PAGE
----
Batteries today have a number of problems, chiefly, the heavy metal-oxides used inside the battery greatly limit the amount of energy it can store, IBM notes. Instead of the heavy lithium-ion batteries used today, scientists are working on batteries that use the air to react with energy-dense metal, eliminating a key inhibitor to longer lasting batteries. If successful, the result will be a lightweight, powerful and rechargeable battery capable of powering for everything from electric cars to consumer devices.
However, in some devices, batteries might be eliminated completely. The European Union is investing $5.5 million in a project that is rethinking the basic building block of electronic devices: the transistor. The three-year project is called Steeper and the goal is to reduce the amount of energy per transistor to less than 0.5v. With energy demands this low, some devices such as mobile phones or e-readers might be able to avoid using a battery at all.
In today’s transistor, energy is constantly leaking or being lost or wasted in the off-state. For the first time, IBM scientists will use III-V semiconducting nanowires to stop this leak.
The result would be battery-free electronic devices that can be charged using a technique called energy scavenging. Some wrist watches use this today—they require no winding and charge based on the movement of the wearer’s arm. The same concept could be used to charge mobile phones for example—i.e., shake and dial.
You’ll beam up your friends in 3-D. In the next five years, 3-D interfaces will let users interact with 3-D holograms of their friends in real time. Movies and TVs are already moving to 3-D, IBM says, and as 3-D and holographic cameras get more sophisticated and miniaturized to fit into cell phones, users will be able to interact with photos, browse the Web and chat with friends in entirely new ways.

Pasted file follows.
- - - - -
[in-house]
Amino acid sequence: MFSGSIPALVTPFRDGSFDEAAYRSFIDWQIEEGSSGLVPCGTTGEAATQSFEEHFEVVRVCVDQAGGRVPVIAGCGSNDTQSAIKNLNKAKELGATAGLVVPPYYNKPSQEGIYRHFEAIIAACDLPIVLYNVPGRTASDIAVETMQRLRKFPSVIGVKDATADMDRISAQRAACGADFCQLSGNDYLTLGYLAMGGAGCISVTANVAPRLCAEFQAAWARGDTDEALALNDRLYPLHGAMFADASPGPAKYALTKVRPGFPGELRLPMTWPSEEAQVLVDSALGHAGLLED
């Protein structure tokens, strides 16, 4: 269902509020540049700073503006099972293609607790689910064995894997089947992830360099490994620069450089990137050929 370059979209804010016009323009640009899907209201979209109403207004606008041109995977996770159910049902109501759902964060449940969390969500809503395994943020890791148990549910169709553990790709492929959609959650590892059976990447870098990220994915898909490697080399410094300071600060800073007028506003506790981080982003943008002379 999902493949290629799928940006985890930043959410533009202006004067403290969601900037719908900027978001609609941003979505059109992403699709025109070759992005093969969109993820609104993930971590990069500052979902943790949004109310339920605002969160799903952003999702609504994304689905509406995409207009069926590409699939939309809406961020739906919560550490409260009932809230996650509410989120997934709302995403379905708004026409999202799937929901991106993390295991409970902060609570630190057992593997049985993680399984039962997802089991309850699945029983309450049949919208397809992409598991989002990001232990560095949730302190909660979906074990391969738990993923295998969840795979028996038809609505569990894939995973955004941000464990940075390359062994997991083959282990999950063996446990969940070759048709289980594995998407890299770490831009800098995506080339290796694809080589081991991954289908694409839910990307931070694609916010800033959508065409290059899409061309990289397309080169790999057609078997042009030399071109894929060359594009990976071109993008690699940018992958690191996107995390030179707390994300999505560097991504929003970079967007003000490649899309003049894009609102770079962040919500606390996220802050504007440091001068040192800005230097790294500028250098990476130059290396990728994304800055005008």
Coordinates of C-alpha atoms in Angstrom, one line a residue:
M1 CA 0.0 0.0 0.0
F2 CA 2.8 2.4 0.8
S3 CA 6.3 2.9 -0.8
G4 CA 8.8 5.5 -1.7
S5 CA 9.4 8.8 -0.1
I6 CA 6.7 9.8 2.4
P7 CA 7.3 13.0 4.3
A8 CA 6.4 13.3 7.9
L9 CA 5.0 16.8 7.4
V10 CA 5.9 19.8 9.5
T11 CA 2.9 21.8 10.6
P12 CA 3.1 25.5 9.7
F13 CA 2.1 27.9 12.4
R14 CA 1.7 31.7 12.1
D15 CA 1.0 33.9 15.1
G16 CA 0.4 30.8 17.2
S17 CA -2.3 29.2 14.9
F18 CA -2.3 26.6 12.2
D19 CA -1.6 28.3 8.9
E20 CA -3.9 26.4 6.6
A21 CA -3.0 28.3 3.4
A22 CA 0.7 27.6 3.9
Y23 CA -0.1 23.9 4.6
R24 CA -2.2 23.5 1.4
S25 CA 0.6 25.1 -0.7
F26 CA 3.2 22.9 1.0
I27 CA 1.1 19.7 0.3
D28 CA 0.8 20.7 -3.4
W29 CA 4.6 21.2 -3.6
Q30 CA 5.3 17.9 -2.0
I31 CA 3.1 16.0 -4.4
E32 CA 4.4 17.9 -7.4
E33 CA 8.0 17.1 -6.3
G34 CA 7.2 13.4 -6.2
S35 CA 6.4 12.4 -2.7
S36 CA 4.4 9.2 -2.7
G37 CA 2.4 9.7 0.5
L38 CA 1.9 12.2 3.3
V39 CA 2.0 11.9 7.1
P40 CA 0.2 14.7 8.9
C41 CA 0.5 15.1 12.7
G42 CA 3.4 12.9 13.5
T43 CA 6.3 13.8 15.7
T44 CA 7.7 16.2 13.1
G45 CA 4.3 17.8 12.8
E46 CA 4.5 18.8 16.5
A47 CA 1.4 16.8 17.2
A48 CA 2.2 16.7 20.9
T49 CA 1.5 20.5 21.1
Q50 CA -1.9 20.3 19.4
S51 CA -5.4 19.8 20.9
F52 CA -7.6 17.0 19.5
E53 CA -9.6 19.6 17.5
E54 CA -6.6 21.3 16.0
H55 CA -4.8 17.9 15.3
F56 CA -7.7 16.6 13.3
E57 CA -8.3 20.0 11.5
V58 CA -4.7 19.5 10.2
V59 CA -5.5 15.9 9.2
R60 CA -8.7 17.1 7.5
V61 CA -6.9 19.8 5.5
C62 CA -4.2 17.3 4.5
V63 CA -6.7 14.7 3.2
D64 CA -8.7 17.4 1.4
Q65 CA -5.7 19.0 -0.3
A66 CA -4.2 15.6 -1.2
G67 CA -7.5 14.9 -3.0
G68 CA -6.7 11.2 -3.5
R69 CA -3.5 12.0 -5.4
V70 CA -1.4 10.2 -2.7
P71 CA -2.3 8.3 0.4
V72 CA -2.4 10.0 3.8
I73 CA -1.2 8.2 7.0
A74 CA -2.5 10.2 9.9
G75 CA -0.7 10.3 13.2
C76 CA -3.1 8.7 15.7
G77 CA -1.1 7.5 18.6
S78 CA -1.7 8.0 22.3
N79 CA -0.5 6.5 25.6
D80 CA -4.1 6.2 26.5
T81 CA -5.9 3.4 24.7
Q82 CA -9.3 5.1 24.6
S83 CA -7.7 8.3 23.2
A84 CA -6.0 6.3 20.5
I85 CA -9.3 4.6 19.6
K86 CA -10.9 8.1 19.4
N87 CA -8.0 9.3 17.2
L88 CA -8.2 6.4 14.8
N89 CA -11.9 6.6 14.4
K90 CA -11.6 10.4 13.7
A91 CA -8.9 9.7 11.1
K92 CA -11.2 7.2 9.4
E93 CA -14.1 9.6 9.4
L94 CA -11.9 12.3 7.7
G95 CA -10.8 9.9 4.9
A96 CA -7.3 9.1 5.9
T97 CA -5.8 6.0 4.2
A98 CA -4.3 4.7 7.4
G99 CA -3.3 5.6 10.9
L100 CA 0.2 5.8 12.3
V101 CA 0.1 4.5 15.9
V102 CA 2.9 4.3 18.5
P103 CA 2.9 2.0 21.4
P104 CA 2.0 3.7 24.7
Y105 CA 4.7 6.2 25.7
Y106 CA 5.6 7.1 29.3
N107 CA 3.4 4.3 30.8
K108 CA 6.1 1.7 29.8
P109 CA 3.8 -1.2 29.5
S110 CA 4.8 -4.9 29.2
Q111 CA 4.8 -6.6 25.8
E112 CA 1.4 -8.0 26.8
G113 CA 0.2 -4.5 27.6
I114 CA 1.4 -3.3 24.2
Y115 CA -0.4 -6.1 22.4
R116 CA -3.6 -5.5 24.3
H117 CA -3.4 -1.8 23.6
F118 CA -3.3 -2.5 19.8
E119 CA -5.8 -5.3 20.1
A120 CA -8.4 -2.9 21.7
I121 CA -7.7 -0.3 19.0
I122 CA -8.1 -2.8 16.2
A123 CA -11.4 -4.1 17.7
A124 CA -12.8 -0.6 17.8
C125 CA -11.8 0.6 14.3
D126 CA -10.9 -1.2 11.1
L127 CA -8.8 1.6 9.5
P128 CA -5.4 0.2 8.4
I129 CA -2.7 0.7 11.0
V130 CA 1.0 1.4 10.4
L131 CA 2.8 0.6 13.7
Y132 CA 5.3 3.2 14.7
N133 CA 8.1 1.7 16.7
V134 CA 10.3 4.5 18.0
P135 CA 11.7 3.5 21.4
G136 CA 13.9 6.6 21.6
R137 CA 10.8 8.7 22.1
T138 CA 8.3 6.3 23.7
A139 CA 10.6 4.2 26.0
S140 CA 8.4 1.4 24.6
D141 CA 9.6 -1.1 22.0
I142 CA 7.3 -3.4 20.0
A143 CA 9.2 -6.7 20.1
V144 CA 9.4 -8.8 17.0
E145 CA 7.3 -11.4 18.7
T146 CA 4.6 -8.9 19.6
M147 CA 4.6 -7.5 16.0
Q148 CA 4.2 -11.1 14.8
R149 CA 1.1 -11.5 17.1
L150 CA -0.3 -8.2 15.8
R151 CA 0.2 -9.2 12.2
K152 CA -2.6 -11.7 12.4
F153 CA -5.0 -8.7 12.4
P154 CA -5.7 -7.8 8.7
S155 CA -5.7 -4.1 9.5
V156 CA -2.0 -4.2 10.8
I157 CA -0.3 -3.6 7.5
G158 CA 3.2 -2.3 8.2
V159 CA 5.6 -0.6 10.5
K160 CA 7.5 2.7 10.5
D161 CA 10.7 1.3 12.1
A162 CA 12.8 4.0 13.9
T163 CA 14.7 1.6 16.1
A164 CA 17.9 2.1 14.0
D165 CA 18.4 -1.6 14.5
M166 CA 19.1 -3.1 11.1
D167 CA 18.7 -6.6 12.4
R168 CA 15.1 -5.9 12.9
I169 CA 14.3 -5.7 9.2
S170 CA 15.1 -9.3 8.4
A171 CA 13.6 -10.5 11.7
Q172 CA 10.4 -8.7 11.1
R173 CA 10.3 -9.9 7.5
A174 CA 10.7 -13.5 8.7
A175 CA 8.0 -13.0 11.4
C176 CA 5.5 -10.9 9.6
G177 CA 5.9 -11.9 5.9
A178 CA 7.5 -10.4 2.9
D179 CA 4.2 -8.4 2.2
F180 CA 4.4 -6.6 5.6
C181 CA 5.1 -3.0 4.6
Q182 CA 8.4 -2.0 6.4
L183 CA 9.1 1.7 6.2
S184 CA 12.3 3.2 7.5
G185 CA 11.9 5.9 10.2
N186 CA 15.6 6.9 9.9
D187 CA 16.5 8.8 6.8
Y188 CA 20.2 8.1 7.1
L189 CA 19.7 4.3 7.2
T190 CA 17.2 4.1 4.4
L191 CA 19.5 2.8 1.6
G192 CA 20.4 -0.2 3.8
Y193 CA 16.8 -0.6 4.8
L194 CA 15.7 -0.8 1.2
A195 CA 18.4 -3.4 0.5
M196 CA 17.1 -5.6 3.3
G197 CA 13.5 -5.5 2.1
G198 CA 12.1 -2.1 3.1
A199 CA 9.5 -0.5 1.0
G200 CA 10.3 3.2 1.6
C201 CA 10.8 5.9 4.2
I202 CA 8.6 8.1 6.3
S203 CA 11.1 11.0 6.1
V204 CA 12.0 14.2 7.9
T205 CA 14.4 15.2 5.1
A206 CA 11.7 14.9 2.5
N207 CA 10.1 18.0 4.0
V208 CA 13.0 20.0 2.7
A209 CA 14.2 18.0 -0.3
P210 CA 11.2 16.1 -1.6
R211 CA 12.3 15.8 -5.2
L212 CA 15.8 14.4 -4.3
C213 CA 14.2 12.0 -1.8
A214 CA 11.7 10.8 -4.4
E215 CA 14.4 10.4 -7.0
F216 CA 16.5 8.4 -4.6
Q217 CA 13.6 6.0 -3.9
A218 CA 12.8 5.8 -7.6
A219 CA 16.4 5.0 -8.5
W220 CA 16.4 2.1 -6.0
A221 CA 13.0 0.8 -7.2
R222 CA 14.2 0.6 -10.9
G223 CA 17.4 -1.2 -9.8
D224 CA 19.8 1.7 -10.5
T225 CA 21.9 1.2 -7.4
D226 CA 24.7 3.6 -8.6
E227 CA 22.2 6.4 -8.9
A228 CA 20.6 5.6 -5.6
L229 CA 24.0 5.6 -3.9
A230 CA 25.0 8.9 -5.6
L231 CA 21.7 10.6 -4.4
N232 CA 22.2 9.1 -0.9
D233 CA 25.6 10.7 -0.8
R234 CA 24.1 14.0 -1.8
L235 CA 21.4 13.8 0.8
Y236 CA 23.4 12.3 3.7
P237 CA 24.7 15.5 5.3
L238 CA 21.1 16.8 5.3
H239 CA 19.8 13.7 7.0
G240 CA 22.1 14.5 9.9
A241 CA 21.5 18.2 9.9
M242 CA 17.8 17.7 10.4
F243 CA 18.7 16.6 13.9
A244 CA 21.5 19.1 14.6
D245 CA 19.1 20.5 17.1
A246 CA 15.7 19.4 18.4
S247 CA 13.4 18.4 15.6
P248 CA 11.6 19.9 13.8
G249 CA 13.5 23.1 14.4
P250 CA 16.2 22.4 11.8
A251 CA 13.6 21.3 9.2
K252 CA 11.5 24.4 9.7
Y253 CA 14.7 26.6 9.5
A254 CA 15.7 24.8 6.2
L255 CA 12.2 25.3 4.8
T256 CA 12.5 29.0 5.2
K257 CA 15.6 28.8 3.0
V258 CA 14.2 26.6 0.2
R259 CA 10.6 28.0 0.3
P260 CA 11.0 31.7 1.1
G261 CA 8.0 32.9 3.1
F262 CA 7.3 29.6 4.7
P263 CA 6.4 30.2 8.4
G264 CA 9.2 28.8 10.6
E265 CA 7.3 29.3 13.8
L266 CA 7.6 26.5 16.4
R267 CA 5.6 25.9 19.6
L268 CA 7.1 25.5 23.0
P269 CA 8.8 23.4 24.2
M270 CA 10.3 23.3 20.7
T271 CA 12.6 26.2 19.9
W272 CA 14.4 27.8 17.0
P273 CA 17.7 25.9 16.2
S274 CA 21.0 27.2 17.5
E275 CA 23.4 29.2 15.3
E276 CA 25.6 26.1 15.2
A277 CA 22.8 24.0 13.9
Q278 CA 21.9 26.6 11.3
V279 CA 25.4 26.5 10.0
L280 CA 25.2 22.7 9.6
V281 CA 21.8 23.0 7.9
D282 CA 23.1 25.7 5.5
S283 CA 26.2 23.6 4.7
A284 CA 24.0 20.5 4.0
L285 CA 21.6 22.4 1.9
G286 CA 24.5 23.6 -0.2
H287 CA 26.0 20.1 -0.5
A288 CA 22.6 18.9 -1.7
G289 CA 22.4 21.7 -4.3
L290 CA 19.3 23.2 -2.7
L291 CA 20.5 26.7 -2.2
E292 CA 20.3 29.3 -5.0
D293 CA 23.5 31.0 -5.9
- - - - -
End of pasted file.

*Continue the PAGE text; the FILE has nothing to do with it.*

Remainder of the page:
Scientists at IBM Research are working on new ways to visualize 3-D data, working on technology that would allow engineers to step inside designs of everything from buildings to software programs, running simulations of how diseases spread across interactive 3-D globes, and visualizing trends happening around the world on Twitter—all in real time and with little to no distortion.
You won’t need to be a scientist to save the planet. People are becoming walking sensors. In five years, sensors in phones, cars, wallets and even tweets will collect data that will give scientists a real-time picture of the environment. In the next five years, IBM says, a whole class of “citizen scientists” will emerge, using simple sensors that already exist to create massive data sets for research.
Computers will help energize your city. Innovations in computers and data centers are enabling the excessive heat and energy that they give off to be used to heat buildings in the winter and power air conditioning in the summer.
Up to 50% of the energy consumed by a modern data center goes toward air cooling. Most of the heat is then wasted because it is just dumped into the atmosphere. New technologies, such as novel on-chip water-cooling systems developed by IBM, the thermal energy from a cluster of computer processors can be efficiently recycled to provide hot water for an office or houses.
A pilot project in Switzerland involving a computer system fitted with the technology is expected to save up to 30 tons of carbon dioxide emissions per year, the equivalent of an 85% carbon footprint reduction. A novel network of microfluidic capillaries inside a heat sink is attached to the surface of each chip in the computer cluster, which allows water to be piped to within microns of the semiconductor material itself. By having water flow so close to each chip, heat can be removed more efficiently. Water heated to 60 °C is then passed through a heat exchanger to provide heat that is delivered elsewhere.